Like most of the world's large cities, Manila the capital of the Philippines, is crowded and congested.
GV: Jeepneys is busy street in Manila.
SV: passengers getting onto Jeepney bus
TV: customised Jeepney on highway in Manila.
CU AND GV: brightly painted Jeepney with optional extras driven through streets. (2 shots)
GV EXTERIOR: of Sarao plant where Jeepneys are built.
SV AND GV INTERIOR: workers on assembly line inside plant. (2 shots)
CU ZOOM OUT TO SV: young worker hand tempering body plates.
LV: worker welding Jeepney framework together with fellow worker ???ut bodywork together. (4 shots)
CU AND SV: Japanese diesel engine being lowered into vehicle. (2 shots)
SV AND CU: workers doing customised paintwork on Jeepney body. (3 shots)
SCU: worker lowering mascots into place on bonnet.
SV ZOOM IN: workers completing final options.
CU: horse mascot on bonnet ZOOM OUT TO completed Jeepney.
GV AND ZOOM IN: top of range Jeepney complete with horse mascots, tasless, mirrors and ornaments.
GV AND CU: public service Jeepney driving in street.
TRAVEL SHOTS: Jeepney in streets, seen through window of car. (2 shots)
GV: Gaily-decorated Jeepneys in streets. (4 shots)
JOYCE: "In a country where the average person earns little more than a dollar a day, public transport has to be cheap. The Jeepney certainly fits the bill. A journey of five kilometres (3.12 miles) costs just five cents. In the 1930s, most transport in the Philippines was four-legged. But the second world war changed all that. When the guns finally fell silent, a mass of war surplus littered the country in particular, thousands of jeeps in various states of repair, as well as a glut of cheap parts. The first primitive Jeepney was pieced together from cannibalised U.S. war surplus in 1946.
"This is the home of Sarao Jeepneys on the outskirts of Manila. Sarao is the largest of four big Jeepney manufacturers. Unfortunately for the factory owners the days of cheap American war surplus parts have long since gone. These days, everything from the steel chassis to the smallest screw, is produced in the Philippines.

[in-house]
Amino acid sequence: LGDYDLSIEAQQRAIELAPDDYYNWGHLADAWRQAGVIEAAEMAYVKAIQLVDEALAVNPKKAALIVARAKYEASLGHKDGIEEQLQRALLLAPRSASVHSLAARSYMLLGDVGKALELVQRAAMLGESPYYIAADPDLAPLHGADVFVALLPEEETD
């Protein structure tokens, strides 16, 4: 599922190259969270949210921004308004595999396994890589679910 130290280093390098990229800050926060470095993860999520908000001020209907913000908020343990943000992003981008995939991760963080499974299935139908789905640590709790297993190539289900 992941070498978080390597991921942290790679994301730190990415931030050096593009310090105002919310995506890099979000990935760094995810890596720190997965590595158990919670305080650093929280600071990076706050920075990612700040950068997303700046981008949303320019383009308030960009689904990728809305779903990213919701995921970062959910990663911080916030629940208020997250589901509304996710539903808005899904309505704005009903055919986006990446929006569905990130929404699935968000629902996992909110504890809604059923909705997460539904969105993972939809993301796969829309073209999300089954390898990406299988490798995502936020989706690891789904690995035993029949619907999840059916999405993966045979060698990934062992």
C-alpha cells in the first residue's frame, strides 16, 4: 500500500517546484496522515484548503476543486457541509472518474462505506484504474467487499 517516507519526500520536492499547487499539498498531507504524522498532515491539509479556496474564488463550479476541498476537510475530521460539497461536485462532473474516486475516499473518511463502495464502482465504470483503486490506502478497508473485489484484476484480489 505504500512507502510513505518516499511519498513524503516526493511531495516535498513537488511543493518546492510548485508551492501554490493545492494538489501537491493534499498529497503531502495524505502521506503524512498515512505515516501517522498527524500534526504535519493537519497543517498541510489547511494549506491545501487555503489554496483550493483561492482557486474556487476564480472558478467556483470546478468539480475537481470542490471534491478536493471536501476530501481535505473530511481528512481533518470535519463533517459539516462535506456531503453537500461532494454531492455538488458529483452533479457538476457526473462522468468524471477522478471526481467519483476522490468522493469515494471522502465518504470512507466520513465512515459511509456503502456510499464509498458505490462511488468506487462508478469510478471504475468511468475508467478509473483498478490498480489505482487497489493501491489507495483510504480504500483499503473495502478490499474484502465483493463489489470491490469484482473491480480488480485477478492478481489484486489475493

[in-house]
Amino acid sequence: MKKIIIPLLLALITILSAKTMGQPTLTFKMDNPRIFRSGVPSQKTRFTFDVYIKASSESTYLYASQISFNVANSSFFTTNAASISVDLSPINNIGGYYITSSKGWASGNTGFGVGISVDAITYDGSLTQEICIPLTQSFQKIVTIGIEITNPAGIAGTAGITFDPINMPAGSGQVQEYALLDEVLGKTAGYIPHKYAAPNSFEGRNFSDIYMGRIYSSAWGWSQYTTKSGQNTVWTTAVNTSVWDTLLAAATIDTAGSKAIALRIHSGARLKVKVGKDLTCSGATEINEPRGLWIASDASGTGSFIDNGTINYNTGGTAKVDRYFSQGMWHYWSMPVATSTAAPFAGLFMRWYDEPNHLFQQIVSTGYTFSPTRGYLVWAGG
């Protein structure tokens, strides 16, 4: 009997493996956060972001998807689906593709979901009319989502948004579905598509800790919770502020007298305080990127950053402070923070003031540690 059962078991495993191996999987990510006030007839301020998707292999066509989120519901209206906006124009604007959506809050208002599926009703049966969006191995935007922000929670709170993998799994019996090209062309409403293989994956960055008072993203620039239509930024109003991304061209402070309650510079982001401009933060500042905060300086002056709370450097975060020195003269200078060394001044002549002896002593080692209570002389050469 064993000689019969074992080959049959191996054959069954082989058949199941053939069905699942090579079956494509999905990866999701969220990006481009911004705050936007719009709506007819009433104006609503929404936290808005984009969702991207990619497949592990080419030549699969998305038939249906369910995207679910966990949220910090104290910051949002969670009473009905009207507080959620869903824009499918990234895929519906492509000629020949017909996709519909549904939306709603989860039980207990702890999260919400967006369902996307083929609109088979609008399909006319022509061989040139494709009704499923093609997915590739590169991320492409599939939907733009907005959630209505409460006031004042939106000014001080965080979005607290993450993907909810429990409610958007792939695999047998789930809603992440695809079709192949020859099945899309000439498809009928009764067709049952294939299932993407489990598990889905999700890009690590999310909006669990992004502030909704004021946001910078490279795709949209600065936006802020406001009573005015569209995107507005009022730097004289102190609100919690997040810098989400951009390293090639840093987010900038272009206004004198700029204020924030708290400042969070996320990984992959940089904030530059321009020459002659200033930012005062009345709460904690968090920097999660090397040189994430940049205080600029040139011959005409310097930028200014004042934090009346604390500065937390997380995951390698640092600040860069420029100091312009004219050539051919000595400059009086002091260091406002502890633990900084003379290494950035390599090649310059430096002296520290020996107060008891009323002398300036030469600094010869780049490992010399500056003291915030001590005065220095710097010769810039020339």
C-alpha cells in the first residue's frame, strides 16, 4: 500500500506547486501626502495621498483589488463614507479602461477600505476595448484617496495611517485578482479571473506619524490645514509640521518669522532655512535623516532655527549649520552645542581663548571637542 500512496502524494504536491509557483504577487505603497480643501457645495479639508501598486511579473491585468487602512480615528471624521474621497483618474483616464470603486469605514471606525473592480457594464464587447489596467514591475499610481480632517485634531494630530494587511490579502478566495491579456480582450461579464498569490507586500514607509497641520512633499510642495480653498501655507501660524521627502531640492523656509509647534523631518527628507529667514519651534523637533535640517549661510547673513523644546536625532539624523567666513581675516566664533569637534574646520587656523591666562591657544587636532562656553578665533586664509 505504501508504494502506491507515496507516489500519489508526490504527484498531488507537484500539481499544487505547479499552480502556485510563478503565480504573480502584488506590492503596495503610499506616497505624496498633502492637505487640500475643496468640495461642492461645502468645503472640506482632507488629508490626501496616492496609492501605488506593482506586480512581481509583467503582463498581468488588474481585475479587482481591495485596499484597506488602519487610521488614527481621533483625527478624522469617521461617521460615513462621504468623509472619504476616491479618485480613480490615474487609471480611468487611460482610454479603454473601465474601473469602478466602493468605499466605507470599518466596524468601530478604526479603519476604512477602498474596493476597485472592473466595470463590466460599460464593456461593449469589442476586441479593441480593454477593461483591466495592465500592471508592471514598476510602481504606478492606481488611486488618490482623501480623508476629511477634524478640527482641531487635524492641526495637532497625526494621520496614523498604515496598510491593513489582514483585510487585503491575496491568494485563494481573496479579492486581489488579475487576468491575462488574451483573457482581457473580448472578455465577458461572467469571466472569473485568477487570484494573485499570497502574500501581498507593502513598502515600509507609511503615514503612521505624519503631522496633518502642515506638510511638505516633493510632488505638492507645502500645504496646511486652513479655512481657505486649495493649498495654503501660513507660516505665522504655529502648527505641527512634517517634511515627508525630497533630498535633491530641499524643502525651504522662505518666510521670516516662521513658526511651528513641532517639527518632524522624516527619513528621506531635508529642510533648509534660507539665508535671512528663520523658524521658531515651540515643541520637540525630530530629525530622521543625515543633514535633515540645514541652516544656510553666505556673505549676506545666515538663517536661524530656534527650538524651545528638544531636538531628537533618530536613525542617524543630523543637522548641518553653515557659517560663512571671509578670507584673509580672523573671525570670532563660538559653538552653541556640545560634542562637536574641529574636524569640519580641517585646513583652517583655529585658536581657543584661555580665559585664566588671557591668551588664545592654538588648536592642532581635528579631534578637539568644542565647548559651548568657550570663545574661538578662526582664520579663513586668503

Only the diesel engines are imported, second hand, from Japan. The Jeepney bodywork is of hand-beaten galvanised iron welded onto a framework of thin steel rods. Under the skilled hands of Sarao's two hundred and fifty workers, the Jeepneys take shape with astonishing speed. At this labour-intensive production line, they turn out eight Jeepneys a day.
"The engine and the body-work are only half the jeepney story, for it seems that no Jeepney can take to the streets without its plumage. The skill and speed of the self-taught Jeepney painters and decorators is extraordinary. Swarming over a new model like ants, they can turn a utilitarian vehicle into a minor work of art in a matter of minutes. Everything is tailor-made to fit the whims of the new owner. It takes around twenty-five days to complete a Jeepney, from the first steel chassis girder to the final mirror. A top-of-the range jeepney complete with all the necessary horse and mirror options, now costs around for and a half thousand dollars (2,250 pounds). In the early sixties, they could be had for less than a thousand dollars (500 pounds). There are twenty thousand Jeepneys in Manila alone, thousands more in other parts of Philippines.
The Jeepney's future is assured and not just in the cities. Throughout the Philippines, on rugged dirt roads, you can see the jeepney working hard, laden down with passengers, agricultural produce, chickens and pigs. Other cities may have their double-decker buses or their fast commuter trains, but in Manila, the jeepney is king, a unique solution to the problem of cheap mass transportation."
REPORTER: TONY JOYCE
Script is copyright Reuters Limited. All rights reserved
Background: Like most of the world's large cities, Manila the capital of the Philippines, is crowded and congested. Faced with the problem of providing cheap mass transport for its four million inhabitants, the government has evolved its own solution - the Jeepney. The Australian Broadcasting Commission's Tony Joyce reports.